June 11, 2020 by
A time of crisis can bring out both the very best together with the worst in us. Throughout the coronavirus pandemic, we’ve heard stories of people hoarding items and selling them in order to make an excessive profit, coupled with stories of heroes who selflessly met the needs of others despite their personal fears.
The secret to weathering the storms, which are bound to come up during our lives, is resiliency. Mia Bartoletti, clinical psychologist for the Navy SEAL Foundation, works with families of those serving in the military, and provides suggestions that will help build resilience through any time of crisis.
- Express your reactions. It is common to experience a variety of responses to a crisis: flashbacks to other difficult situations, dreams and nightmares, avoidance and withdrawal, trouble with sleeping, irritability, issues with concentration and focus, and hypervigilance. What’s essential is to make certain these reactions are temporary, and don’t progress into long-term psychological problems. Accept your feelings, and express them with a reliable friend, or write them in a diary.
- Continue to keep social connections. While your instinct might be to pull away from family and friends during a crisis, staying in touch on a frequent basis with people you care about is essential. Finding a support group, whether in person or online, is yet another good way to guarantee you’re developing and maintaining social ties, making it possible to talk with others in a similar circumstance.
- Take a moment for self-care. This means different things to every individual, but should include relaxing activities, engaging interests and hobbies, nutritious meals, lots of sleep, and physical activity. If you learn that it is hard to carve out time for yourself as a result of caregiving duties, At Home Independent Living is always available to provide trusted caregiver support. Taking good care of yourself allows you to take better care of those you love.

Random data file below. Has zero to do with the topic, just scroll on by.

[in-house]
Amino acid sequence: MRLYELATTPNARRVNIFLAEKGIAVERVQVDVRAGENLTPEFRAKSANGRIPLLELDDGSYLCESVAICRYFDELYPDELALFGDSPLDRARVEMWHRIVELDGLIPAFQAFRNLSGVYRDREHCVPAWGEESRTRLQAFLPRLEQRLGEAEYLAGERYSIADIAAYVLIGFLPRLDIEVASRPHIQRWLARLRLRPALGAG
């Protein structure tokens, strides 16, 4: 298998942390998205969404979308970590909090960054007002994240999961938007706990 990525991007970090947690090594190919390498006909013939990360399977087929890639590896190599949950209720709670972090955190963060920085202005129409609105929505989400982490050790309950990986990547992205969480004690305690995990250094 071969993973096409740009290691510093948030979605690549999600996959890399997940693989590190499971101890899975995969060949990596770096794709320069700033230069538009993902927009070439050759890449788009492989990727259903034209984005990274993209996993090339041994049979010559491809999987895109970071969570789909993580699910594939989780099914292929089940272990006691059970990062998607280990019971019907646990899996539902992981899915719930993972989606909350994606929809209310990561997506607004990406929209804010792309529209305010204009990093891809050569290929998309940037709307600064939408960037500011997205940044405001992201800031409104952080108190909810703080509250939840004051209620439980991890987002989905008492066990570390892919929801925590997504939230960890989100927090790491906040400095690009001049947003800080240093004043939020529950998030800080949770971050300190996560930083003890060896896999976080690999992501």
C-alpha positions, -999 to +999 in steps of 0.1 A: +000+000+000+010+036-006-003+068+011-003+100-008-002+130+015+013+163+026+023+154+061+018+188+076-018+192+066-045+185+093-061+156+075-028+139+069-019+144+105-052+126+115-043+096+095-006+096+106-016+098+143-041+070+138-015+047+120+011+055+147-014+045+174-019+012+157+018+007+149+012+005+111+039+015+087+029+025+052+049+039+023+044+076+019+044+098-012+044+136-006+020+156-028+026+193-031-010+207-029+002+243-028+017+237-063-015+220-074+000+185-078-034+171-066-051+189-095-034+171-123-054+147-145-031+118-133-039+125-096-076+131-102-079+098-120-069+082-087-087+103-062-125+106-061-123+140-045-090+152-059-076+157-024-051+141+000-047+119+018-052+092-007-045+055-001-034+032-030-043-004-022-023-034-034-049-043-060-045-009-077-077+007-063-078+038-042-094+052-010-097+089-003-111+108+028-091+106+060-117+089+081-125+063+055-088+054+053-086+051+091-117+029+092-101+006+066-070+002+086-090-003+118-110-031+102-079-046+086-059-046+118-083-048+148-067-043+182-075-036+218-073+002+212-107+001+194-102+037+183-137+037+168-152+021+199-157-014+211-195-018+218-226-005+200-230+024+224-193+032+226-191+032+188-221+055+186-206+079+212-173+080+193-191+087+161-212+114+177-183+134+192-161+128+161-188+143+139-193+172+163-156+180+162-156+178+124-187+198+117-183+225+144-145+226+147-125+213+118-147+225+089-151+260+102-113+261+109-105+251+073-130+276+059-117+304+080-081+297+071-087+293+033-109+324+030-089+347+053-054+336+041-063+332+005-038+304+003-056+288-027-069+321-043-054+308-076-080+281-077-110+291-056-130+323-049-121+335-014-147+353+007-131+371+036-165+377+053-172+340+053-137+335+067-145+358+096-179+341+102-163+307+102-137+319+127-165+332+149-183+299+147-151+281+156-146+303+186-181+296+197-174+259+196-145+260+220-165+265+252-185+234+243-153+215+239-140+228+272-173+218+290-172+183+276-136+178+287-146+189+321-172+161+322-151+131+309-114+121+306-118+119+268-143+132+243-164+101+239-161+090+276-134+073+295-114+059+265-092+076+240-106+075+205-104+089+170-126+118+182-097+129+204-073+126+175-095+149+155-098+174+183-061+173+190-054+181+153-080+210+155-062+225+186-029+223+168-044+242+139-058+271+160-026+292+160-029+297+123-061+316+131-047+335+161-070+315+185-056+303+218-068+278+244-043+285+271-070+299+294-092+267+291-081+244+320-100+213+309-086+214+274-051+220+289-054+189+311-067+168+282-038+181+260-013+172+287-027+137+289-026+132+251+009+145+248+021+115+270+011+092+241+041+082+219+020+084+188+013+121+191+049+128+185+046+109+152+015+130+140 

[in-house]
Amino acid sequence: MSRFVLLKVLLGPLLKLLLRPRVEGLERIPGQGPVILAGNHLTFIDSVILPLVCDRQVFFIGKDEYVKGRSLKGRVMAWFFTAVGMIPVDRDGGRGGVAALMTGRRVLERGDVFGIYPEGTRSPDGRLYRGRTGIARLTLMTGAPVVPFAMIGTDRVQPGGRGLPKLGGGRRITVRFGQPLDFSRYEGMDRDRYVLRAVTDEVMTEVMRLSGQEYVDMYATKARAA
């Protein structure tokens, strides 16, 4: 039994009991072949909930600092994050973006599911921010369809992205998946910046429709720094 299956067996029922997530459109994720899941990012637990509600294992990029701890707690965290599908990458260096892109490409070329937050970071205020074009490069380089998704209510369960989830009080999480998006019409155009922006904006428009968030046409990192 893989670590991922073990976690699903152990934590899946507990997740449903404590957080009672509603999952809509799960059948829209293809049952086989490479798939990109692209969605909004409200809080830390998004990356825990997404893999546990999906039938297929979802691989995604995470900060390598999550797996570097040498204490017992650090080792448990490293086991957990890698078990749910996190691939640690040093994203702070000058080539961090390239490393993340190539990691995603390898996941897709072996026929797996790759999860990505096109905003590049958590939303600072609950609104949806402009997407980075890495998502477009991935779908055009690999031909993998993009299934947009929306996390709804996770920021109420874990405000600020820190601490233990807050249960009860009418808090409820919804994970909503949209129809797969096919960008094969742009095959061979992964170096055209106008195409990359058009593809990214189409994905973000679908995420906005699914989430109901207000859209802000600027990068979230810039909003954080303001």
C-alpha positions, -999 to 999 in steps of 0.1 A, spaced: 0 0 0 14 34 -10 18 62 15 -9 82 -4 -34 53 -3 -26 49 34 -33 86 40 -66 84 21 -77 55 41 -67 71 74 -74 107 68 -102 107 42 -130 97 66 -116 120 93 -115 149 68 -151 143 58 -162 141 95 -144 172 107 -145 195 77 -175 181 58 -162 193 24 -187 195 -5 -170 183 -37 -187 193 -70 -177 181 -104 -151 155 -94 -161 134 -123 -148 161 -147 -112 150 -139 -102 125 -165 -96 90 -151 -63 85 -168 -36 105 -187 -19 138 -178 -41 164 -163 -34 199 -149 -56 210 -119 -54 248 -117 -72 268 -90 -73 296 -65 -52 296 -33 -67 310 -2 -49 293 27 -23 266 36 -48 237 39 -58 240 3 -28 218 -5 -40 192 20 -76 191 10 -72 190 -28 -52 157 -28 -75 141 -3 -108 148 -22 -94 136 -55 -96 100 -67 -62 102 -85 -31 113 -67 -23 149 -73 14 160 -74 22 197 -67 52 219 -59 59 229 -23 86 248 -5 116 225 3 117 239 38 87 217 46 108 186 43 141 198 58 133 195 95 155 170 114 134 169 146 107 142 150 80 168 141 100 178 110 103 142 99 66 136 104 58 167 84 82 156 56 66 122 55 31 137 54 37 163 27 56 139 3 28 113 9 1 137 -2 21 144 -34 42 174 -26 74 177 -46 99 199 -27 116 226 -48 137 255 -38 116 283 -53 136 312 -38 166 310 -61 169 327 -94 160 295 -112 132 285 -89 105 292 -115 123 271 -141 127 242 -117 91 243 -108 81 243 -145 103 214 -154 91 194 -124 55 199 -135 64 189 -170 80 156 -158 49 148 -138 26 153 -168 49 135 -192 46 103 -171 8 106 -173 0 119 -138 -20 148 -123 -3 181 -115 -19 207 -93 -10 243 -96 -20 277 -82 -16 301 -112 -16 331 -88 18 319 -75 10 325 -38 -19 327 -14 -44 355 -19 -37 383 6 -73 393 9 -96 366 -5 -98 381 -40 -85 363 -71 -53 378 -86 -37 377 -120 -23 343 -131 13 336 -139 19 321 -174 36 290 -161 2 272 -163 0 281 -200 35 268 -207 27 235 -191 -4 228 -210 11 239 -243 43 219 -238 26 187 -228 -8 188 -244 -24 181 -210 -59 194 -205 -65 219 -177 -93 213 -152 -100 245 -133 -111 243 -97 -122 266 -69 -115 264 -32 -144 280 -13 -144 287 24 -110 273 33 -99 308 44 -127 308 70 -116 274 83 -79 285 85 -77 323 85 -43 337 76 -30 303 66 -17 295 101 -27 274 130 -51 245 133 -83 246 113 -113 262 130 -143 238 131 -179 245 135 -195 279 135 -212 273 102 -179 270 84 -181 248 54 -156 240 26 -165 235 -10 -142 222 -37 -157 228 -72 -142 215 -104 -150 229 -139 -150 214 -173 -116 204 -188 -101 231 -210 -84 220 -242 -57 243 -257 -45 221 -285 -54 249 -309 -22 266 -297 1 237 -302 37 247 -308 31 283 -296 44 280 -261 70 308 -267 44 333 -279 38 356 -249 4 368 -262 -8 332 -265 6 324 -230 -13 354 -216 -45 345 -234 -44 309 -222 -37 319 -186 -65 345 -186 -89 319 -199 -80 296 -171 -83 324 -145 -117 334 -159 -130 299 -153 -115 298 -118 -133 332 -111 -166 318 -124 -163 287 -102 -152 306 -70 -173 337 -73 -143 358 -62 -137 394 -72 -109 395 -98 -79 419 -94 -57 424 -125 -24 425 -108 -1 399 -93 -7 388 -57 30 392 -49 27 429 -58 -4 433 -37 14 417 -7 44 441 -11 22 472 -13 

- Realize what you are able to control – and what you cannot. Letting go of what is beyond your control and concentrating instead on what you CAN control is one of the foundations of resilience. Psychologist Mary Alvord, who founded Resilience Across Borders, explains, “Depression is hopelessness and helplessness, and so resilience is the opposite. No, you’re not helpless; you do have control over many aspects of your life.”
It’s always wise to seek professional counseling in the event your reactions to stressful conditions are impeding your ability to maintain a sense of calm and to tend to the necessary daily activities of living. And, watch for signs that senior family members are experiencing undue quantities of stress so that you can obtain the help they need also.
Be aware that regardless of what life may bring, you can rely on At Home Independent Living, the independent living care agency families in New York trust most, to walk beside you with dependable, professional aging care services that inspire older adults to remain resilient and independent. Reach out to us online or at (315) 579-4663 for more information and caregiver support.